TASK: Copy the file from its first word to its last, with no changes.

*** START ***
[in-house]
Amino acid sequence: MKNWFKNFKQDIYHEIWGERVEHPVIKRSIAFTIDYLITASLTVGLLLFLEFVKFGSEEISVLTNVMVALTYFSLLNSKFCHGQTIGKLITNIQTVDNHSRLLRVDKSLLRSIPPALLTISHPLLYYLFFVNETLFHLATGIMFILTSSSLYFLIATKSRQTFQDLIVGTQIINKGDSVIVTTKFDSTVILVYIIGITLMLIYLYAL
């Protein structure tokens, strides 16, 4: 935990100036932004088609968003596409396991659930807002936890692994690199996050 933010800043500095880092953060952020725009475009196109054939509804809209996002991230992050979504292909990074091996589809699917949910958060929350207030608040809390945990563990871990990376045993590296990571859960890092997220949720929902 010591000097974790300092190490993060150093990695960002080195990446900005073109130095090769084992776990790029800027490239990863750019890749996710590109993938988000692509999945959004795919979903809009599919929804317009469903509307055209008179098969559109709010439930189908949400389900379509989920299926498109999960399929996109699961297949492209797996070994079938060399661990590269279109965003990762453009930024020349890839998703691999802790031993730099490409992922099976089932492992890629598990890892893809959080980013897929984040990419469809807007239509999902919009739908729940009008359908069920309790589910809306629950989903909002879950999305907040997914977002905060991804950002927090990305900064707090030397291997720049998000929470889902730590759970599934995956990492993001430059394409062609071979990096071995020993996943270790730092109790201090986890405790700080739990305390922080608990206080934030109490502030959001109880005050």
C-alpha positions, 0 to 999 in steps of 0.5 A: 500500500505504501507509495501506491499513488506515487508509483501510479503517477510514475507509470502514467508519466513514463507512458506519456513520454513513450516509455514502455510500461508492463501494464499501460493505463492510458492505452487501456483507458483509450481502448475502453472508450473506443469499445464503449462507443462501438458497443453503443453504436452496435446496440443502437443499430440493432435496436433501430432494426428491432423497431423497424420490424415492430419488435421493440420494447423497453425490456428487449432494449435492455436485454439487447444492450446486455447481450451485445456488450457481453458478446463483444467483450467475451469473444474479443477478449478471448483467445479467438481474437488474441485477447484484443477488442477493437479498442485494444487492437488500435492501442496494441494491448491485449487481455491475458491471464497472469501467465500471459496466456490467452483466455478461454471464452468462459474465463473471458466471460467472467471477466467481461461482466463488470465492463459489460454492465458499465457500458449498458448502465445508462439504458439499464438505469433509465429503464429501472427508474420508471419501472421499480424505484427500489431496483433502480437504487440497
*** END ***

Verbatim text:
[in-house]
Amino acid sequence: MKNWFKNFKQDIYHEIWGERVEHPVIKRSIAFTIDYLITASLTVGLLLFLEFVKFGSEEISVLTNVMVALTYFSLLNSKFCHGQTIGKLITNIQTVDNHSRLLRVDKSLLRSIPPALLTISHPLLYYLFFVNETLFHLATGIMFILTSSSLYFLIATKSRQTFQDLIVGTQIINKGDSVIVTTKFDSTVILVYIIGITLMLIYLYAL
């Protein structure tokens, strides 16, 4: 935990100036932004088609968003596409396991659930807002936890692994690199996050 933010800043500095880092953060952020725009475009196109054939509804809209996002991230992050979504292909990074091996589809699917949910958060929350207030608040809390945990563990871990990376045993590296990571859960890092997220949720929902 010591000097974790300092190490993060150093990695960002080195990446900005073109130095090769084992776990790029800027490239990863750019890749996710590109993938988000692509999945959004795919979903809009599919929804317009469903509307055209008179098969559109709010439930189908949400389900379509989920299926498109999960399929996109699961297949492209797996070994079938060399661990590269279109965003990762453009930024020349890839998703691999802790031993730099490409992922099976089932492992890629598990890892893809959080980013897929984040990419469809807007239509999902919009739908729940009008359908069920309790589910809306629950989903909002879950999305907040997914977002905060991804950002927090990305900064707090030397291997720049998000929470889902730590759970599934995956990492993001430059394409062609071979990096071995020993996943270790730092109790201090986890405790700080739990305390922080608990206080934030109490502030959001109880005050």
C-alpha positions, 0 to 999 in steps of 0.5 A: 500500500505504501507509495501506491499513488506515487508509483501510479503517477510514475507509470502514467508519466513514463507512458506519456513520454513513450516509455514502455510500461508492463501494464499501460493505463492510458492505452487501456483507458483509450481502448475502453472508450473506443469499445464503449462507443462501438458497443453503443453504436452496435446496440443502437443499430440493432435496436433501430432494426428491432423497431423497424420490424415492430419488435421493440420494447423497453425490456428487449432494449435492455436485454439487447444492450446486455447481450451485445456488450457481453458478446463483444467483450467475451469473444474479443477478449478471448483467445479467438481474437488474441485477447484484443477488442477493437479498442485494444487492437488500435492501442496494441494491448491485449487481455491475458491471464497472469501467465500471459496466456490467452483466455478461454471464452468462459474465463473471458466471460467472467471477466467481461461482466463488470465492463459489460454492465458499465457500458449498458448502465445508462439504458439499464438505469433509465429503464429501472427508474420508471419501472421499480424505484427500489431496483433502480437504487440497